Paul Walker Entered Hollywood to Finish a Science Degree

Paul Walker‘s unexpected and sudden death rocked the world in 2013. He was only 40 years old and a shining star of the popular Fast and Furious franchise.

Though he had been acting since the 1980s, it was definitely his starring role in The Fast and the Furious and its myriad of sequels that most people remember. He died as a passenger in a Porsche Carrera GT that was driven by his friend and adviser Roger Rodas.

Paul Walker arrives at the premiere of "2 Fast 2 Furious" at the Universal Amphitheatre on June 3, 2003 in Los Angeles, California.
Paul Walker | Kevin Winter/Getty Images

The car was going over 100 mph when Rodas lost control and crashed into a light pole, an accident that left both men dead. The tragic incident was seen as a bizarre example of life imitating art since Walker rose to fame portraying Brian O’Connor, the police officer turned street racer in The Fast and the Furious.

Walker may have embodied some of his character’s qualities in real life, but he was also full of surprises, and fans might be surprised to know that he had a passion for marine biology that almost put him on a completely different path. 

Paul Walker rose to fame as Brian O’Connor

Born in 1973 in California, Walker first began acting with small parts in the 1980s. His first credited role on IMDb is in 1986’s Monster in the Closet. He had short arcs on short-lived TV series like Highway to Heaven and Throb.

Like many people, he used the soap opera world as a launching pad for more recognition and had a recurring part on The Young and the Restless in 1992 and 1993. By the late 1990s, he had secured small spots in several popular teen flicks like Varsity Blues and She’s All That

It was in 2001 that he would appear in his first film for the Fast and Furious franchise that really sent Walker’s star on the rise, however. He would punctuate the times in between roles as Brian O’Connor for the race car-themed series of films with other parts including Into the Blue (2005) and Takers (2010).

Still, his part as the passionate bad boy who can’t tear himself away from street racing is the highlight of his career and earned him both plenty of fans and deep friendships with his co-stars

Paul Walker had a reputation as a great guy

While he may have portrayed a criminal street racer as his biggest role, his real-life reputation was one of heart and compassion. After his death, stories of his generosity and humility started rolling in. One notable instance was when he purchased a $9,000 engagement ring for a couple after hearing that one of them was about to be deployed.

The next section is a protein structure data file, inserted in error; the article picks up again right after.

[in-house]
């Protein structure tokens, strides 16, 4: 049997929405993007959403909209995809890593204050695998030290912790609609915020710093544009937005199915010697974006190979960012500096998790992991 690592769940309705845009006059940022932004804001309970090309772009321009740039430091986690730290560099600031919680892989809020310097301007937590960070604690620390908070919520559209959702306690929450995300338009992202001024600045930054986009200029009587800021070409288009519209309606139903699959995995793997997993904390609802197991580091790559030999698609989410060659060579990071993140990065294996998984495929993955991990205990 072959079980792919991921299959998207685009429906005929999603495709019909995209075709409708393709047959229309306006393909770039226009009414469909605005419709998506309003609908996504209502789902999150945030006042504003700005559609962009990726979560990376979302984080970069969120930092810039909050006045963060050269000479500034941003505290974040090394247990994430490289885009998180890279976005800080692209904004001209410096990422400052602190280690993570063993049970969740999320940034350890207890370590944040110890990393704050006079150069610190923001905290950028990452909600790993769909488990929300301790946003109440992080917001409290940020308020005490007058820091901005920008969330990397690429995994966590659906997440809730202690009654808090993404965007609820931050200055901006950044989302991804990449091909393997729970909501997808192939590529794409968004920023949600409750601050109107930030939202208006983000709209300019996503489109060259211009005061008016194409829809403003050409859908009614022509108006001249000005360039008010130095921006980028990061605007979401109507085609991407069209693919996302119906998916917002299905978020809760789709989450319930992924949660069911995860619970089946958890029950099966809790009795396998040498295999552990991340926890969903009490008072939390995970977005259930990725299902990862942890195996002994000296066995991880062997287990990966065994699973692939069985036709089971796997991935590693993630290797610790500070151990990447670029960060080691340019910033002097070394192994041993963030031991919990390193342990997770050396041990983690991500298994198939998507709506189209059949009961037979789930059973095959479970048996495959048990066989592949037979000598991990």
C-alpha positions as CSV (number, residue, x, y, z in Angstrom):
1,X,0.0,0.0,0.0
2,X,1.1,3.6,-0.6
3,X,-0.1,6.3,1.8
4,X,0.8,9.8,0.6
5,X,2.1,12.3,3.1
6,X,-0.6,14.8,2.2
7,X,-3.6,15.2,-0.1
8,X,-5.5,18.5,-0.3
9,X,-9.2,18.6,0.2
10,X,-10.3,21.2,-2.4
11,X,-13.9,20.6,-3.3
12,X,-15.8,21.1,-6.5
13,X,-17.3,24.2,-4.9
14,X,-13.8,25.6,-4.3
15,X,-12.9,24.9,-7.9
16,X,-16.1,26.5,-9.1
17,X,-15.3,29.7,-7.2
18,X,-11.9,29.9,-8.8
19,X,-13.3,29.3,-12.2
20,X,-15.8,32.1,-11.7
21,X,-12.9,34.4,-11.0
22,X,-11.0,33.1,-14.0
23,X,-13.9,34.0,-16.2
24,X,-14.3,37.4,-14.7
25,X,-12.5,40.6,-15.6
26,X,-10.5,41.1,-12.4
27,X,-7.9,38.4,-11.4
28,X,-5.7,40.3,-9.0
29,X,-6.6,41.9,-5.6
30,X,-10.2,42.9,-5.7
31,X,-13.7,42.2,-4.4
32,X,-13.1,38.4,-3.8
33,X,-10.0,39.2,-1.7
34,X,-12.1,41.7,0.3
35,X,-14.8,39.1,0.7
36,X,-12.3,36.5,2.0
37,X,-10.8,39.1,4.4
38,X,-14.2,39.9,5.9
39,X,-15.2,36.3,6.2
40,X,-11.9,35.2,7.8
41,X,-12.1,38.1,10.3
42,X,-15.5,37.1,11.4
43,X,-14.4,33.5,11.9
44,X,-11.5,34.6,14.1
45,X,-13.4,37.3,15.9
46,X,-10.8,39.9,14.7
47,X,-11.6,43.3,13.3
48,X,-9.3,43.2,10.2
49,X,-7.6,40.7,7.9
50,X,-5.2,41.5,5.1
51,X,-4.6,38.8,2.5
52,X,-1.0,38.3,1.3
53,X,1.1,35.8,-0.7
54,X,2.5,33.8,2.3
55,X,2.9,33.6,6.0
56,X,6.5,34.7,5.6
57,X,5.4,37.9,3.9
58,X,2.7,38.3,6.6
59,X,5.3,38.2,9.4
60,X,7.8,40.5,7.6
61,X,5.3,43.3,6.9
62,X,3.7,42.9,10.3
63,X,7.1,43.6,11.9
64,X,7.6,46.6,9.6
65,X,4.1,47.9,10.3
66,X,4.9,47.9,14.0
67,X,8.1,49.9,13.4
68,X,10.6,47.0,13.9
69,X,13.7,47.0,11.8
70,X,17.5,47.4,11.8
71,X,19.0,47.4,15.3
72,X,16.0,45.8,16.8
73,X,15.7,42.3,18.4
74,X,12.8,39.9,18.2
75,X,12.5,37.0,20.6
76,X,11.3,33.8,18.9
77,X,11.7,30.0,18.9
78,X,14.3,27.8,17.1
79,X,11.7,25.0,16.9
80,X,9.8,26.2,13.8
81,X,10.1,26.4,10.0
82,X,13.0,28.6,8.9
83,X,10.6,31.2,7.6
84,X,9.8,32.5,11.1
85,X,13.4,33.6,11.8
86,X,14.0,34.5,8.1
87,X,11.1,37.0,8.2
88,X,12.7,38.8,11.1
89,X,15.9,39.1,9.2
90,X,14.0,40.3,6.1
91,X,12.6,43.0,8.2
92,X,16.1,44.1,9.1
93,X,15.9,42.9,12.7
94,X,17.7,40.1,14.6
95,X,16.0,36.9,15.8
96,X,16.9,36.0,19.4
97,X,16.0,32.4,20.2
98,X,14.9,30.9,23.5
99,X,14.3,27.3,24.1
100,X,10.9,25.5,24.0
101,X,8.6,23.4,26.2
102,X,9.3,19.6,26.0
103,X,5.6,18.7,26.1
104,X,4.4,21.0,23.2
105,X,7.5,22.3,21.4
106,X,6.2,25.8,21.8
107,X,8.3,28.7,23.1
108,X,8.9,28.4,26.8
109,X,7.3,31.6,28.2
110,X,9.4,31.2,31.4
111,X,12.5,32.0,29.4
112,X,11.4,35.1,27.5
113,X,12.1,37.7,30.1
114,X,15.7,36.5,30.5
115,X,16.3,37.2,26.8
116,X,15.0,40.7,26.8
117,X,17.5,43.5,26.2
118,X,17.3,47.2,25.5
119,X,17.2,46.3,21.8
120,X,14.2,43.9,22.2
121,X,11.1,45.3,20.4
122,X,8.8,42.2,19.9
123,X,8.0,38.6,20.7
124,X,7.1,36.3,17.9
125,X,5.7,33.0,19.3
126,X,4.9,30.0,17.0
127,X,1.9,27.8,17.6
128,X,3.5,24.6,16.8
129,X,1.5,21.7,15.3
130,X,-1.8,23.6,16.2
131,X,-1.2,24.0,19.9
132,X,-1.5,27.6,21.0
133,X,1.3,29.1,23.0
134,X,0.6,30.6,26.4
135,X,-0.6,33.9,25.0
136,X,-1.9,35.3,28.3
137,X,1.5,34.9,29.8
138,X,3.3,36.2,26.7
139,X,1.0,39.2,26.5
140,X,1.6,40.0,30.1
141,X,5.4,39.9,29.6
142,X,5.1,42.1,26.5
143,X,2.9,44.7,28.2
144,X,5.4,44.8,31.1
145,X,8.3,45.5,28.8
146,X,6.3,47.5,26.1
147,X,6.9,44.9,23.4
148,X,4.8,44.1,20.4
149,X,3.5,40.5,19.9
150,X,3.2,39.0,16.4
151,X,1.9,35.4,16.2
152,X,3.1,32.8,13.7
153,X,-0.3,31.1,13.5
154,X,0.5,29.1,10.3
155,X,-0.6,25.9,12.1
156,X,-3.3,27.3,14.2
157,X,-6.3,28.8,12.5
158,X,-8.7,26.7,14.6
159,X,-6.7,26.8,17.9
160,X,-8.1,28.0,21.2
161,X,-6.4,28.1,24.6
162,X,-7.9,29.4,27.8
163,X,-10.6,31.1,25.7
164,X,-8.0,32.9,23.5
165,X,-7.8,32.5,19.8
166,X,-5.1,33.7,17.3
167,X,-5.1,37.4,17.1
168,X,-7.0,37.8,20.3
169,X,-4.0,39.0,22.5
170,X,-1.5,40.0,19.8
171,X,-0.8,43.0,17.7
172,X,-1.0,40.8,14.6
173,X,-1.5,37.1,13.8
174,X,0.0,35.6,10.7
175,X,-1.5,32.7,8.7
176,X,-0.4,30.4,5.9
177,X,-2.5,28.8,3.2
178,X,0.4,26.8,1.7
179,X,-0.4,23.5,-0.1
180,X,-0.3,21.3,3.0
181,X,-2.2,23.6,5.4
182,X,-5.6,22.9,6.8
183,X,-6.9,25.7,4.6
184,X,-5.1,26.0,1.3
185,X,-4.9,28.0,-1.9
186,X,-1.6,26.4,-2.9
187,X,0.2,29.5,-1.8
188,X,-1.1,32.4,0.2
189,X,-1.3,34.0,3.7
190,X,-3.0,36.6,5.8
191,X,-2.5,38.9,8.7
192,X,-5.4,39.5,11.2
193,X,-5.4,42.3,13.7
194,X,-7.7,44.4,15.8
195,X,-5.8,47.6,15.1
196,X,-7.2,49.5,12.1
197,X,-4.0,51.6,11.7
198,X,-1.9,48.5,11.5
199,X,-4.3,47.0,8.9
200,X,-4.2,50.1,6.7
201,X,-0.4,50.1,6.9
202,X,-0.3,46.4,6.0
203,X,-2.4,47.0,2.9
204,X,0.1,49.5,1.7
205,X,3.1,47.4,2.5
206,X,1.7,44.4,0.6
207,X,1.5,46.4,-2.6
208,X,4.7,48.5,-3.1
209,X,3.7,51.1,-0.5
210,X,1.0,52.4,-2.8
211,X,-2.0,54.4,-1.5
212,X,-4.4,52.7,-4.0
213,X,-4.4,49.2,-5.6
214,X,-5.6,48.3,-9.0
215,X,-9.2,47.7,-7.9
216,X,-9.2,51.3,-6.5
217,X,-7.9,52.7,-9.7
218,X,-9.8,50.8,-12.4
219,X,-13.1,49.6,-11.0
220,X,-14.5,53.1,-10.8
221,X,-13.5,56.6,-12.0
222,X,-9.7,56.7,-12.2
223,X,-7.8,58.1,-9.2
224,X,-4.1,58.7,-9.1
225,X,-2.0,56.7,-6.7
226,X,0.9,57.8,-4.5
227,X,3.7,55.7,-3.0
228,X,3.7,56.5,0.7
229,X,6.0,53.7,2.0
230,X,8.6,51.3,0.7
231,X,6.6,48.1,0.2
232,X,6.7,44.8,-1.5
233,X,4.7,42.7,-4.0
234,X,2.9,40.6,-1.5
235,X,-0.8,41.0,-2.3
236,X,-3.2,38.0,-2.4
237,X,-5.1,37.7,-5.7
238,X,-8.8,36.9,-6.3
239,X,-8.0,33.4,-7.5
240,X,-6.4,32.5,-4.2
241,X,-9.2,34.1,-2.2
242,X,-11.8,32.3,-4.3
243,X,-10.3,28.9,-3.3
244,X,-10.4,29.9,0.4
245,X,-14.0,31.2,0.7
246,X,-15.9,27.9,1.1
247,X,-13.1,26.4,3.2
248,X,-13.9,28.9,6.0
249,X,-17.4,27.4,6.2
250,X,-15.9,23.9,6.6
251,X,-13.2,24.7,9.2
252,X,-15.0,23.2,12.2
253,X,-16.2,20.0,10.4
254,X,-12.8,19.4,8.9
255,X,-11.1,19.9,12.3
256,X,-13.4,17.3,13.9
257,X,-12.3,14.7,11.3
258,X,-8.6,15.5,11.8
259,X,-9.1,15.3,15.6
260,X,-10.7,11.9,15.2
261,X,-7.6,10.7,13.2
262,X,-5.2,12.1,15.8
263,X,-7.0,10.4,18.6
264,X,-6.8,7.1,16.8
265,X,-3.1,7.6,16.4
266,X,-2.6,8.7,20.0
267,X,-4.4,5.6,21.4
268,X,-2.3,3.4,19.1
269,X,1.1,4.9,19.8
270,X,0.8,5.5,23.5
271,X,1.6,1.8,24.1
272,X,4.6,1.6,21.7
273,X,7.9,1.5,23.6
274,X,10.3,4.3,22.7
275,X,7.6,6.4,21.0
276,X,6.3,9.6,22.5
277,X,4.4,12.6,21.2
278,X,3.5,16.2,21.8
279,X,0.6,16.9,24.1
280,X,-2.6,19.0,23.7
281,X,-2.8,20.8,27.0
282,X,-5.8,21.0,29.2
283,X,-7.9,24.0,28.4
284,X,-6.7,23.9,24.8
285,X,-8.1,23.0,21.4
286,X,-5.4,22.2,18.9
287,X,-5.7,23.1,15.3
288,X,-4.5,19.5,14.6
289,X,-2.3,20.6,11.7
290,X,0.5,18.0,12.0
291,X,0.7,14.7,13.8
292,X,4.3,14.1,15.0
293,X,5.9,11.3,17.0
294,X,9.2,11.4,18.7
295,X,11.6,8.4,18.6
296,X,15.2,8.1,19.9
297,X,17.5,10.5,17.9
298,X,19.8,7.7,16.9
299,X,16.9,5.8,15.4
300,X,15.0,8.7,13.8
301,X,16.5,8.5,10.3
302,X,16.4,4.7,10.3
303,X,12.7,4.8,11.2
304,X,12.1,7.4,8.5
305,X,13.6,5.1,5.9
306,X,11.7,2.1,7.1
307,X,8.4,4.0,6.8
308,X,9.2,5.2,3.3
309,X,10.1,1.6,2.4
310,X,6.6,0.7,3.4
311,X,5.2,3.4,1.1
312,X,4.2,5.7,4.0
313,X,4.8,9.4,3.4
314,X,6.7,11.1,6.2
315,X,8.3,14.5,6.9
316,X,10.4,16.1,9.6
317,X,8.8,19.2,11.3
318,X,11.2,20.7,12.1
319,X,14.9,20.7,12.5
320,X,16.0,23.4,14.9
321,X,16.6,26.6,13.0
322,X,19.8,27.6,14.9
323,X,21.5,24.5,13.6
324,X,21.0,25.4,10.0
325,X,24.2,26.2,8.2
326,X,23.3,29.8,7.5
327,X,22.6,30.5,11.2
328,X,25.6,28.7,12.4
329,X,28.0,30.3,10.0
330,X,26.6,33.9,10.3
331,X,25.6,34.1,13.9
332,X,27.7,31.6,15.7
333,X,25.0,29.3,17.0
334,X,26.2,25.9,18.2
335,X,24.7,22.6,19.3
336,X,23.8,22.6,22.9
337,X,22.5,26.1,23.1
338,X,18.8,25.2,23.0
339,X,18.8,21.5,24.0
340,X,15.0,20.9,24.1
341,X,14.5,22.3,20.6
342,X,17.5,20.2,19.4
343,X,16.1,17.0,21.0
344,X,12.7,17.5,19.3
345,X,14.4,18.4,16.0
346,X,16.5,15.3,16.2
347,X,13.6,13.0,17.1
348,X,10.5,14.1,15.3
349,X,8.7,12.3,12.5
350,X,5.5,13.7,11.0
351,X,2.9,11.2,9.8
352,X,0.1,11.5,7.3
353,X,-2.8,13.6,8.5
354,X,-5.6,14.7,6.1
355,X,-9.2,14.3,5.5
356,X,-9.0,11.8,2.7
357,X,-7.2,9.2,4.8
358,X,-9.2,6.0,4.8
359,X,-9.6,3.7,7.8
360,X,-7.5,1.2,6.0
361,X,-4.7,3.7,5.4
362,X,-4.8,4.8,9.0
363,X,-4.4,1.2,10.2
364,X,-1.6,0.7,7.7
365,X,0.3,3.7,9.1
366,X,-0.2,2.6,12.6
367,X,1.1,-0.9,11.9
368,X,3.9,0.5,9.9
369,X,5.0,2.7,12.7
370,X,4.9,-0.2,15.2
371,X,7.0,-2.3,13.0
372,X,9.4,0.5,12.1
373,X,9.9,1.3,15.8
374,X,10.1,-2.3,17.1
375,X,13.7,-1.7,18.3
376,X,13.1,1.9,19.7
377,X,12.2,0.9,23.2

He had joked with the man to “go bigger” as they were both browsing in a jewelry store at the same time. But when the man left without the ring that was outside his budget, the clerk called the couple back and handed them a bag containing the pricey bling. 

Walker also left behind several people who were close to him. He has an adult daughter named Meadow Walker from an early relationship with Rebecca McBrian.

In addition, he was in a relationship with Jasmine Pilchard-Gosnell at the time of his death. The relationship had drawn criticism for its big age gap — Walker was 33 and Pilchard-Gosnell was only 16 when they met — but the pair seemed very happy together and Pilchard-Gosnell had built a close relationship with Meadow Walker as well. 

Paul Walker had a passion for marine biology


Paul Walker Owned a Car That Is Illegal to Drive on American Roads

It’s clear that acting took up Walker’s time for most of his life, but it turns out that he had another passion. As Cinema Blend reports, Walker’s initial foray into acting came only after he had studied marine biology in college, and the urge to continue that work persisted even as his fame rose.

In 2010, Walker worked alongside Dr. Michael Domeier, a scientist known for his shark-related television series.

As Domeier explained: “He would call me in the middle of the night and say, ‘Hey, I want to quit acting. I want to go back to school. Can you help me?’ And I’d talk him off the ledge and go, ‘Paul, that’s a really bad idea. You can have much more of an influence on these topics as a celebrity. Let’s work together. I can help you, give you talking points.'”